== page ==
"It's not just one person's vision - it's a whole community's"

6th April 2001 at 01:00
Being head of a school in South Africa, Mzimkulu Jikijela has his work cut out ensuring his pupils have the necessary skills for life. Chris Johnston talked to him

Visionary is such an over-used expression that it has lost much of its meaning, yet it is the only appropriate way of describing Mzimkulu Jikijela, headteacher of Makhenkesi Stofile school in the small, isolated community of Tsilitwa in South Africa's Eastern Cape province.

He has been responsible for transforming the school in an attempt to ensure the 850-odd pupils gain skills that will help them find jobs when they leave his care.

A brief overview of the village's circumstances illustrate the importance of improving employability. "Jiks" (as everyone calls him) says that most families do not have an income and survive somehow on pound;10 a month. Many of those with jobs teach at the school; even so, only 21 of his 28 staff get a pay packet of about pound;100 a month. It comes as no surprise that many families have trouble paying the pound;10 annual fees for secondary-level pupils.

As well as introducing the more conventional disciplines such as woodwork, mechanics and sewing, Jiks recognises the importance of technology skills to the labour market. "I am aware that computer literacy is critical to any job - it's always asked 'are you computer literate?' and there's complete illiteracy in technology in Tsilitwa," he explains. "If I'm trying to make our children meet the current demands, we cannot do anything without providing them with technology skills."

To facilitate this training, Jiks has secured 20 computers through donations from electricity supplier Eskom and research organisation CSIR, both government agencies. It is the only facility of its kind for at least 50km.

However, the machines arrived before the school had electricity and it took the intervention of the provincial premier to get the supply connected. As well as serving his pupils, Jiks wants those from 15 nearby schools and the local community to be able to use the computers. He says he needs 100 PCs to satisfy the potential demand.

Internet access is another big problem. The village has no fixed telephone lines, although the installation of mobile base stations a couple of years ago has made communication much easier. Three public pay phones at the school generate income and save people a 40km trip to make a call.

Net access is expected to be available by June, when Eugene O'Connor, IT director of Cranford Community College in Hounslow, west London, arrives to spend two weeks helping Luvuyo Benzile, Makhenkesi Stofile's technology teacher, to rectify the various problems with the network and install additional software.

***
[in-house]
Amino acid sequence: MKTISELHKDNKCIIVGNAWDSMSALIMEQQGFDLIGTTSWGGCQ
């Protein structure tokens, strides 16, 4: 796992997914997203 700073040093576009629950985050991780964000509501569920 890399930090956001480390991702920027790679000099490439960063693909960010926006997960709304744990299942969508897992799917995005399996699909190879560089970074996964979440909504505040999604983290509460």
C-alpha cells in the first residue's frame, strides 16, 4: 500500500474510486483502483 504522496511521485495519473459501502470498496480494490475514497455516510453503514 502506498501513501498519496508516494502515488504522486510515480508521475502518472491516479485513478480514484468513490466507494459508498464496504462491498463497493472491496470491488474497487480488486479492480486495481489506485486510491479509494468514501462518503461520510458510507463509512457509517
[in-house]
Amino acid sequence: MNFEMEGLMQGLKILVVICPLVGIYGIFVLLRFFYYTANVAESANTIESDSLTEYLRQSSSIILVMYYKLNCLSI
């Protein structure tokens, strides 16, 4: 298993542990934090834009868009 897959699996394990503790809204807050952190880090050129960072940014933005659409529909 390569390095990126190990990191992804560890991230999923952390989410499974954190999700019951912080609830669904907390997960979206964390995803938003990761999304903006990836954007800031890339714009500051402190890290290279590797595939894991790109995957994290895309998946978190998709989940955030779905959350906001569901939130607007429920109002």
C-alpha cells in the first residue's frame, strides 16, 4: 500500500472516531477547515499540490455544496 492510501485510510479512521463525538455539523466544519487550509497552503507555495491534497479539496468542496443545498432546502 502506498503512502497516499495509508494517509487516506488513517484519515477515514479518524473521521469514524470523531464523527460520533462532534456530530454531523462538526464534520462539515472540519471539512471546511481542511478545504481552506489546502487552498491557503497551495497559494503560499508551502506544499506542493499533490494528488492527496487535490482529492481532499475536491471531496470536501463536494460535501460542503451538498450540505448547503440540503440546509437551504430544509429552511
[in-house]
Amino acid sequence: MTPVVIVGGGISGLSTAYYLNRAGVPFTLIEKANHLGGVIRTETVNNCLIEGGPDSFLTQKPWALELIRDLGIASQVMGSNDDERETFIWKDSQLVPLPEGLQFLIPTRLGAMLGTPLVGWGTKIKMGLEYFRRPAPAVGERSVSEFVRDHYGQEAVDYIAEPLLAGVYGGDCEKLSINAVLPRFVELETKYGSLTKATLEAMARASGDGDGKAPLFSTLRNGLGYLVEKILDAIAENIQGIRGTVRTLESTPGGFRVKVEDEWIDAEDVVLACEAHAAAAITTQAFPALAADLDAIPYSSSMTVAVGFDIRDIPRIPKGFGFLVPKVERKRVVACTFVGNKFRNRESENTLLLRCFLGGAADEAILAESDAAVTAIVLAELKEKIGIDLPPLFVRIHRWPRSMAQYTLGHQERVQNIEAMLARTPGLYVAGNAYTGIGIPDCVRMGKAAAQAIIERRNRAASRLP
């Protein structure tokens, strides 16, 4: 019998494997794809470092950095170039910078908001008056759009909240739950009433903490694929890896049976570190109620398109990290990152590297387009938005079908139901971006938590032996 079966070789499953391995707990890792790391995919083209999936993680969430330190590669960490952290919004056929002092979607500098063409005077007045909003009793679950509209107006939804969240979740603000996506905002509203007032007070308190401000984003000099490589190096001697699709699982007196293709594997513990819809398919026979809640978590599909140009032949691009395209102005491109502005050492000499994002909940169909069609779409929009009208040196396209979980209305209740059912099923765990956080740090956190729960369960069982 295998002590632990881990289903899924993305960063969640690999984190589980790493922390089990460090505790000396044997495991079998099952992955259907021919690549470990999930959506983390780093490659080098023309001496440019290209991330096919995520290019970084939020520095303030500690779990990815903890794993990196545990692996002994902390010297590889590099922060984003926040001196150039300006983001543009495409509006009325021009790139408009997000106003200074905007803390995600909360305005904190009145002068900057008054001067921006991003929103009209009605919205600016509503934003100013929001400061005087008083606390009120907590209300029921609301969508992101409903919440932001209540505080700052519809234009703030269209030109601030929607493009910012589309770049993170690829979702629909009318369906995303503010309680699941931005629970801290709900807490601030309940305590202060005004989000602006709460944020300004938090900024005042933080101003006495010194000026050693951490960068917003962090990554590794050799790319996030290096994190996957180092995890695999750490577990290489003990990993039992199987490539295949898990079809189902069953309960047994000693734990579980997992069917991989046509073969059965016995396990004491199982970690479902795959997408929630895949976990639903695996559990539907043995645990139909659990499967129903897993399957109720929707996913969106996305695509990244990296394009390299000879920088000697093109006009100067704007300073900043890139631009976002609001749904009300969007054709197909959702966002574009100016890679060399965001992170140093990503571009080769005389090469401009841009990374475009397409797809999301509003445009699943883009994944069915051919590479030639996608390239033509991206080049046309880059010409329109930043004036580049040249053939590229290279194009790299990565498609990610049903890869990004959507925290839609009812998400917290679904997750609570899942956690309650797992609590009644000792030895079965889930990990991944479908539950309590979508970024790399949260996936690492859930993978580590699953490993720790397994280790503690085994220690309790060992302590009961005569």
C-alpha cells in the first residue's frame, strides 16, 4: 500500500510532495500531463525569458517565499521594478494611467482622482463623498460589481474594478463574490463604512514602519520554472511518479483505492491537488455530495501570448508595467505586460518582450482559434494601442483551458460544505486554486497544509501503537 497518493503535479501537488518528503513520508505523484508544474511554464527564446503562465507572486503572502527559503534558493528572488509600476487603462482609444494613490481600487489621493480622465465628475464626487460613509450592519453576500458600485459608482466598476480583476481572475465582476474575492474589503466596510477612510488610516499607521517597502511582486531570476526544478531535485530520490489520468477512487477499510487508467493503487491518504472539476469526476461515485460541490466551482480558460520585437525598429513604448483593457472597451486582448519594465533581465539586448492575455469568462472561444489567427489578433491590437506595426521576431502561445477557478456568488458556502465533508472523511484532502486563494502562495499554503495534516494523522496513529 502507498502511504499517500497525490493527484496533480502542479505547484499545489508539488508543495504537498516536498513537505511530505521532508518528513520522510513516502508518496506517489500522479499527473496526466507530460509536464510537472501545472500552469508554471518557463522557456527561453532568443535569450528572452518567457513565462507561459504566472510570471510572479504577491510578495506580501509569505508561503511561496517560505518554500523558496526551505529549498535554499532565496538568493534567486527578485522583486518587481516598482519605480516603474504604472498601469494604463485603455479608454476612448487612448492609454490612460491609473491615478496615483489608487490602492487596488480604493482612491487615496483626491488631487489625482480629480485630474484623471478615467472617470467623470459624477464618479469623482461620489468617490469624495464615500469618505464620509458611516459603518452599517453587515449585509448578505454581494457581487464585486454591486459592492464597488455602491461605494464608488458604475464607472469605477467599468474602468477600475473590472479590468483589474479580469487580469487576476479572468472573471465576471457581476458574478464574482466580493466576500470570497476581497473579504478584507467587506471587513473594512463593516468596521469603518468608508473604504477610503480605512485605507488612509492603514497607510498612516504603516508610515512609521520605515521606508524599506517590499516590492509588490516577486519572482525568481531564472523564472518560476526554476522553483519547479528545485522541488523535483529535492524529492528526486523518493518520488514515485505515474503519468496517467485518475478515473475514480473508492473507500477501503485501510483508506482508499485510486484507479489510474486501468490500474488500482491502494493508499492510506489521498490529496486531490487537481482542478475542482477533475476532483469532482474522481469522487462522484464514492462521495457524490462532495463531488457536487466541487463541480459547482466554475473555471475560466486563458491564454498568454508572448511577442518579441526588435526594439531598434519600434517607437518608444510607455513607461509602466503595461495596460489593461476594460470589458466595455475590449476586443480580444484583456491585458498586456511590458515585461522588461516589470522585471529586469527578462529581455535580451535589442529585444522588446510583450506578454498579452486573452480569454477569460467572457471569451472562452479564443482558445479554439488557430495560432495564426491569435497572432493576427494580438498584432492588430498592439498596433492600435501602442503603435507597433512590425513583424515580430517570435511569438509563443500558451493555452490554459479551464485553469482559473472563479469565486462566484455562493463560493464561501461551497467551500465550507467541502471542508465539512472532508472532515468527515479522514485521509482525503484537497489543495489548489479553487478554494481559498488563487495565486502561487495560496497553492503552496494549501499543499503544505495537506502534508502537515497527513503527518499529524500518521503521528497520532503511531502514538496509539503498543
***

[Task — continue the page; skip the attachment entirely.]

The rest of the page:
Benzile was one of four teachers who visited Cranford for two weeks last month as part of a British Council-funded exchange programme set up by the head, Marian Brooks, after se spent a week in the area in June last year.

Brooks convinced Bob Lewis, European education manager for Cisco Systems, to make the journey - a 90-minute flight from Johannesburg followed by a two-hour trek along some appalling roads - to see the school during February's visit.

He was so impressed with Jiks' efforts that Lewis has now helped to ensure that the school will become part of Cisco's Networking Academy programme to provide pupils and adults (the school has some 220 adult learners) with the skills needed to get jobs in the computer networking field.

Further, Brooks has secured funding from a British benefactor to build more classrooms at Makhenkesi Stofile and other nearby schools to reduce class sizes of some 55 children. Incidentally, one of these schools has Jiks's wife as its head.

In the midst of all this, some aspects of village life do not change. The head of the local tribe, Chief Ludidi, attended our meeting at the school as his approval was needed before any plans could be implemented.

Jiks sees his community's future depending on making the school a change agent to foster sustainable economic development, but says he had to work hard to convince others.

He took senior community members to visit schools elsewhere in South Africa that had a vocational and business orientation in keeping with his outlook. "It was not very easy but we had to ensure that the vision we have is shared by all people, not just one person's but a community vision."

The steady stream of regional and national decision-makers, including Nelson Mandela while he was still president, indicate that the South African government is paying attention to Jiks' ideas. His dream is to give this generation the opportunities that were denied to him. "I am from a very poor family myself. I have not been able to go to good schools - I have been to schools that would take anybody - so I had a challenge to make quality education accessible to children who cannot afford to pay much."

It is a testament to Jiks that he has been able to convince the community of the potential that technology can help realise, when so many things that British schools take for granted are missing. There is no running water and virtually no teaching resources. A minibus to help bring children to school, particularly when it rains, would be a great asset - some walk as far as 10km to school.

Chris Morris from CSIR, who has been helping Makhenkesi Stofile school develop its technology infrastructure, says pupils are very keen to take computer training courses and always want to know when the next one is.

The Eastern Cape, formerly known as the Transkei, has produced a number of black intellectuals including Mandela, and Mr Jigijela's efforts could mean that many of the children from his community grow up to follow in these illustrious footsteps.

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